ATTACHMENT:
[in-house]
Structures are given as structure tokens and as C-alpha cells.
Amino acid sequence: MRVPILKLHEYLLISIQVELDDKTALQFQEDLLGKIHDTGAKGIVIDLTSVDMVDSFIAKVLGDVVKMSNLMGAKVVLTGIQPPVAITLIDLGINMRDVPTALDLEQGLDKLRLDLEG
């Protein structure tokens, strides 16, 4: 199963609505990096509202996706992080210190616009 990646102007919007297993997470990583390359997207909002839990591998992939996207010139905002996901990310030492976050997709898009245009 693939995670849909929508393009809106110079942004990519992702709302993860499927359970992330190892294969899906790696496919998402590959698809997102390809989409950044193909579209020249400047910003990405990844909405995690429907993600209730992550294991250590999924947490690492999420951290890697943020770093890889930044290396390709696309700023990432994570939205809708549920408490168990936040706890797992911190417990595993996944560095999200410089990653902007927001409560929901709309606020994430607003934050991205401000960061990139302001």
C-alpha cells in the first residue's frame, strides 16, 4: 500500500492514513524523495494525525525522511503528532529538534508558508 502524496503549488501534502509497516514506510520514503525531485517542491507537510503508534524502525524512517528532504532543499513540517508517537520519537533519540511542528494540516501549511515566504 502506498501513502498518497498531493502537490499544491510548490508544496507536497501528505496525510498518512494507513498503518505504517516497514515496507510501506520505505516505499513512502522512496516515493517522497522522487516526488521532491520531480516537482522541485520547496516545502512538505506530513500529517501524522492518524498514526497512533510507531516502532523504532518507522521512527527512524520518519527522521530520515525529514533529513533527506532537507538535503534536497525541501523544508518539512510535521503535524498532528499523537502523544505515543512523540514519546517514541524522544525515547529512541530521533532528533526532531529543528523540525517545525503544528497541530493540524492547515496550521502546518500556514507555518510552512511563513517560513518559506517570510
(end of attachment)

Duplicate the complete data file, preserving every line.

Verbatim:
[in-house]
Structures are given as structure tokens and as C-alpha cells.
Amino acid sequence: MRVPILKLHEYLLISIQVELDDKTALQFQEDLLGKIHDTGAKGIVIDLTSVDMVDSFIAKVLGDVVKMSNLMGAKVVLTGIQPPVAITLIDLGINMRDVPTALDLEQGLDKLRLDLEG
């Protein structure tokens, strides 16, 4: 199963609505990096509202996706992080210190616009 990646102007919007297993997470990583390359997207909002839990591998992939996207010139905002996901990310030492976050997709898009245009 693939995670849909929508393009809106110079942004990519992702709302993860499927359970992330190892294969899906790696496919998402590959698809997102390809989409950044193909579209020249400047910003990405990844909405995690429907993600209730992550294991250590999924947490690492999420951290890697943020770093890889930044290396390709696309700023990432994570939205809708549920408490168990936040706890797992911190417990595993996944560095999200410089990653902007927001409560929901709309606020994430607003934050991205401000960061990139302001």
C-alpha cells in the first residue's frame, strides 16, 4: 500500500492514513524523495494525525525522511503528532529538534508558508 502524496503549488501534502509497516514506510520514503525531485517542491507537510503508534524502525524512517528532504532543499513540517508517537520519537533519540511542528494540516501549511515566504 502506498501513502498518497498531493502537490499544491510548490508544496507536497501528505496525510498518512494507513498503518505504517516497514515496507510501506520505505516505499513512502522512496516515493517522497522522487516526488521532491520531480516537482522541485520547496516545502512538505506530513500529517501524522492518524498514526497512533510507531516502532523504532518507522521512527527512524520518519527522521530520515525529514533529513533527506532537507538535503534536497525541501523544508518539512510535521503535524498532528499523537502523544505515543512523540514519546517514541524522544525515547529512541530521533532528533526532531529543528523540525517545525503544528497541530493540524492547515496550521502546518500556514507555518510552512511563513517560513518559506517570510